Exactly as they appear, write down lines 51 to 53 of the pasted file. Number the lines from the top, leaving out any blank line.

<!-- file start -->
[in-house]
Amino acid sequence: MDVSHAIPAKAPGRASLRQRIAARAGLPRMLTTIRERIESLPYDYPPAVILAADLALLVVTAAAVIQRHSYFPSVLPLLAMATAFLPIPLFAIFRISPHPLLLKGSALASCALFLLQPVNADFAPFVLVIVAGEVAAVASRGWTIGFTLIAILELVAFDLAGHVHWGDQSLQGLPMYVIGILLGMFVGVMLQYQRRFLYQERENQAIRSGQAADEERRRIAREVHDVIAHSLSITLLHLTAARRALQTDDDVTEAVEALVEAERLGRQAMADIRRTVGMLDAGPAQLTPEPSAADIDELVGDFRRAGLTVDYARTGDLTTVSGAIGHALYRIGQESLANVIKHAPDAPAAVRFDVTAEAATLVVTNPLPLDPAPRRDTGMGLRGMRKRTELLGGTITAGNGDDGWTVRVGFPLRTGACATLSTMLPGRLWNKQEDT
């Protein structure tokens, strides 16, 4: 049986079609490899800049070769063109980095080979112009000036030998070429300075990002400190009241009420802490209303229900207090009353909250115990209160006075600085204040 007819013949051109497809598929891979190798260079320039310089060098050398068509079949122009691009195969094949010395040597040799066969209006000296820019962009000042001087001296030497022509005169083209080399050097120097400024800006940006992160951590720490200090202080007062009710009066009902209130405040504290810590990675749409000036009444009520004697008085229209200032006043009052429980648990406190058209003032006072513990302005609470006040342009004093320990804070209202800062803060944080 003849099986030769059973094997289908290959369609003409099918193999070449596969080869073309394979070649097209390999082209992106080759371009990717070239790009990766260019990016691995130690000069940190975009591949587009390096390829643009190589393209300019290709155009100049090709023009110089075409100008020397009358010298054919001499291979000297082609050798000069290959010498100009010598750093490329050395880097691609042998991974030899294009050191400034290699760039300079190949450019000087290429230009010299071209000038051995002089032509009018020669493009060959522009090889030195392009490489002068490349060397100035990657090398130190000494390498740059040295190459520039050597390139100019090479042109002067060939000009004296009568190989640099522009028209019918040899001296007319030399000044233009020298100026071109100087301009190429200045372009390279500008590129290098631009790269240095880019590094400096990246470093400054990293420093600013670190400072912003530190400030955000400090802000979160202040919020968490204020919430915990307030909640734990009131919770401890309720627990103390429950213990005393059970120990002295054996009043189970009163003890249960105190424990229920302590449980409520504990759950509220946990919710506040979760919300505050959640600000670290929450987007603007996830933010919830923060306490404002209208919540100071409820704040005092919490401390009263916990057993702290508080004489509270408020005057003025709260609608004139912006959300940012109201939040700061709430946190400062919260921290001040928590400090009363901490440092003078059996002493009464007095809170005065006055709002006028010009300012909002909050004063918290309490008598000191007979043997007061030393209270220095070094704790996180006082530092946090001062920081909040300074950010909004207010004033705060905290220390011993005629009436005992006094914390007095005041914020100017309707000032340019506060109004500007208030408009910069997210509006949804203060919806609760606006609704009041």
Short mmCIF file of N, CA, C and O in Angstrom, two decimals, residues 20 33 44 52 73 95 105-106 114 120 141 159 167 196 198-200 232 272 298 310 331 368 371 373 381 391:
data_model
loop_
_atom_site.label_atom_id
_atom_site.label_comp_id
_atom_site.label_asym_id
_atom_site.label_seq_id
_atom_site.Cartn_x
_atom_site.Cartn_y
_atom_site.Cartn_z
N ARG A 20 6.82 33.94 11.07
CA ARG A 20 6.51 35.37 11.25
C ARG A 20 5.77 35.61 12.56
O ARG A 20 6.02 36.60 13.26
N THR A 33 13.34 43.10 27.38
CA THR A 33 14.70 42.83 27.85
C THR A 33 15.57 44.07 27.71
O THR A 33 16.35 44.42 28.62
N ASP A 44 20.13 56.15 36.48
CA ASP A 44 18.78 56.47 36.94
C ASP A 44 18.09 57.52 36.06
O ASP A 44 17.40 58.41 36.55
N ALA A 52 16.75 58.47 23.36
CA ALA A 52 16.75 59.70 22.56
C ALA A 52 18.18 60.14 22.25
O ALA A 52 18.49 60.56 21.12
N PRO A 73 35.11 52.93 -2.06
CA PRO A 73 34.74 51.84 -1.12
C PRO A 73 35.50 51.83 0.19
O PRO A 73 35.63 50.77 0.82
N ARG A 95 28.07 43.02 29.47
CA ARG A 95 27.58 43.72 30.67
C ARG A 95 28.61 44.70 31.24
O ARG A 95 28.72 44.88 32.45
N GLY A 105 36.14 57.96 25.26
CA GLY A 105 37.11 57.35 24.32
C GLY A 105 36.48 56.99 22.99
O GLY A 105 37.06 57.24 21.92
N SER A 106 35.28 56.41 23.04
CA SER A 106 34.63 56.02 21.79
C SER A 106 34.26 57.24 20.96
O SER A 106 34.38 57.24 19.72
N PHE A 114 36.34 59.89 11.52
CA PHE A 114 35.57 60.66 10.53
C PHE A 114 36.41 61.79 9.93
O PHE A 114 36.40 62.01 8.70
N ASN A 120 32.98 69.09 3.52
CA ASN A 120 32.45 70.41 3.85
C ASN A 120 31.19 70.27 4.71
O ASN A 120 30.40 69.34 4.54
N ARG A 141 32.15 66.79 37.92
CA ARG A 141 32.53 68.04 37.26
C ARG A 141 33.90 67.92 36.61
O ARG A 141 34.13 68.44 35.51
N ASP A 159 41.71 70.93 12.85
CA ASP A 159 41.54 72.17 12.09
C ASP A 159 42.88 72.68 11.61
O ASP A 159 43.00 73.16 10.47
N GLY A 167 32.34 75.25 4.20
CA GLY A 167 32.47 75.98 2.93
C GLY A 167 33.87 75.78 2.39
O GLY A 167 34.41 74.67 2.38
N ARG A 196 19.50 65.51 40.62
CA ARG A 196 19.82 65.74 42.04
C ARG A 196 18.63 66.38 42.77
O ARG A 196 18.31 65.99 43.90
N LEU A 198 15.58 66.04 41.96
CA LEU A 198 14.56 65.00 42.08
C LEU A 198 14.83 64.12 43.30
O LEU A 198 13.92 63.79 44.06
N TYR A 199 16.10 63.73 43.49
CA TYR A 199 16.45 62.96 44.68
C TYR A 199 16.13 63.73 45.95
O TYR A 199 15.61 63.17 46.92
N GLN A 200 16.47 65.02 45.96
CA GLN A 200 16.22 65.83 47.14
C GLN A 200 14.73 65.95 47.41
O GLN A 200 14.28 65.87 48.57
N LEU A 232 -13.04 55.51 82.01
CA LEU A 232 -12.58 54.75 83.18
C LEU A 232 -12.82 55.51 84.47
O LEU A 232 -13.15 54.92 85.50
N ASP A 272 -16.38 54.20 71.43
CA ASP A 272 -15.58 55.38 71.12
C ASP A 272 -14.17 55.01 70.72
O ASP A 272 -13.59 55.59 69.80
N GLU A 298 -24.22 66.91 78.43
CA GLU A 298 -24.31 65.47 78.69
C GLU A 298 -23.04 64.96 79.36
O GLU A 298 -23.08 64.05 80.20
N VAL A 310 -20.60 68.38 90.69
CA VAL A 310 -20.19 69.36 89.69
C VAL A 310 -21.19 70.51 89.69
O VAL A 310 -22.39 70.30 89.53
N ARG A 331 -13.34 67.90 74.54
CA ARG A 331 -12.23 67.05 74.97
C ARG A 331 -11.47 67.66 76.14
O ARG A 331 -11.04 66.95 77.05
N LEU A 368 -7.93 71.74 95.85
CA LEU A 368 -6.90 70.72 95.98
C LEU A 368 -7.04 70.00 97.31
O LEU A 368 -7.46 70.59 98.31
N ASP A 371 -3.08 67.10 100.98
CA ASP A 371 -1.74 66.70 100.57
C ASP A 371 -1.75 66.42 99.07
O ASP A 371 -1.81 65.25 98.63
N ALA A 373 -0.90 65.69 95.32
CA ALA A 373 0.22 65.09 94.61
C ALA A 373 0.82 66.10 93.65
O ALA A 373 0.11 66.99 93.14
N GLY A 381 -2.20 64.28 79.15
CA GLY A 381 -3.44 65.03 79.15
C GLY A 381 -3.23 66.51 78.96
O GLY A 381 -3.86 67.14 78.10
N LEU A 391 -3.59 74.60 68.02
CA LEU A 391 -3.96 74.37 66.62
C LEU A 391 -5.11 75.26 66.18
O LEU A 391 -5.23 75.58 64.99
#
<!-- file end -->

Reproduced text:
CA ASN A 120 32.45 70.41 3.85
C ASN A 120 31.19 70.27 4.71
O ASN A 120 30.40 69.34 4.54